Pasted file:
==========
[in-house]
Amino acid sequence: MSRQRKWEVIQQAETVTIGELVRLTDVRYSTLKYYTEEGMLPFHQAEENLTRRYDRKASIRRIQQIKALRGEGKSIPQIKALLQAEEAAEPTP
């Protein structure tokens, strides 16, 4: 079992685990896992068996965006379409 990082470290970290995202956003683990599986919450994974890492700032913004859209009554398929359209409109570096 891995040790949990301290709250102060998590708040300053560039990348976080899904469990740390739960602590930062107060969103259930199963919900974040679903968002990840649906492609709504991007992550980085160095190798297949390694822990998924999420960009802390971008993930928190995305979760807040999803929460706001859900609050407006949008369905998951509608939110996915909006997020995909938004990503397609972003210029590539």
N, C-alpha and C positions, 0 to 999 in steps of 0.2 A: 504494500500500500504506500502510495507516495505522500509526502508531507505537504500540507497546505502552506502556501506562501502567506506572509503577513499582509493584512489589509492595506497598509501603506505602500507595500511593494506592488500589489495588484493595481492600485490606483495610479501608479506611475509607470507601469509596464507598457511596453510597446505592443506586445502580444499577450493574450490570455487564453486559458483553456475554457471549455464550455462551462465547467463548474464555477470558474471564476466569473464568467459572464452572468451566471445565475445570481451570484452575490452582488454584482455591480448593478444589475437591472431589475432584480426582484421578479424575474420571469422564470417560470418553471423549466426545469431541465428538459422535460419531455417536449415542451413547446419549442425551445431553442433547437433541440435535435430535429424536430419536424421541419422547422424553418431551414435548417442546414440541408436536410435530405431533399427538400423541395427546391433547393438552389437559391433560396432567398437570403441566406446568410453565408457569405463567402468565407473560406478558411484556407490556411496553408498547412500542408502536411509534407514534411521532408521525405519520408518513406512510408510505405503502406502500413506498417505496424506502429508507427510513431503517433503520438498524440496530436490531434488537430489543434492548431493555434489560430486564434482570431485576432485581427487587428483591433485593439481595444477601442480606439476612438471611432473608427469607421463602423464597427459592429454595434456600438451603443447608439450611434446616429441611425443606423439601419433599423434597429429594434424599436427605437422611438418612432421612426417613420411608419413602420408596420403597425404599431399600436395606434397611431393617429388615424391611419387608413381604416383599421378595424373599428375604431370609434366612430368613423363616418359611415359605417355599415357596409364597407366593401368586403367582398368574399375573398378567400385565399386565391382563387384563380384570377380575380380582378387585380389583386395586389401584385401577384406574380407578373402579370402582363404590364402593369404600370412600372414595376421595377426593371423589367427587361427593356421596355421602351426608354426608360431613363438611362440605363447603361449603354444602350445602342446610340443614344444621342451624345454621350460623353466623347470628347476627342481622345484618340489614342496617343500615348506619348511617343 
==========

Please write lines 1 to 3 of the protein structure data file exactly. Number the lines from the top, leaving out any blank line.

[in-house]
Amino acid sequence: MSRQRKWEVIQQAETVTIGELVRLTDVRYSTLKYYTEEGMLPFHQAEENLTRRYDRKASIRRIQQIKALRGEGKSIPQIKALLQAEEAAEPTP
């Protein structure tokens, strides 16, 4: 079992685990896992068996965006379409 990082470290970290995202956003683990599986919450994974890492700032913004859209009554398929359209409109570096 891995040790949990301290709250102060998590708040300053560039990348976080899904469990740390739960602590930062107060969103259930199963919900974040679903968002990840649906492609709504991007992550980085160095190798297949390694822990998924999420960009802390971008993930928190995305979760807040999803929460706001859900609050407006949008369905998951509608939110996915909006997020995909938004990503397609972003210029590539």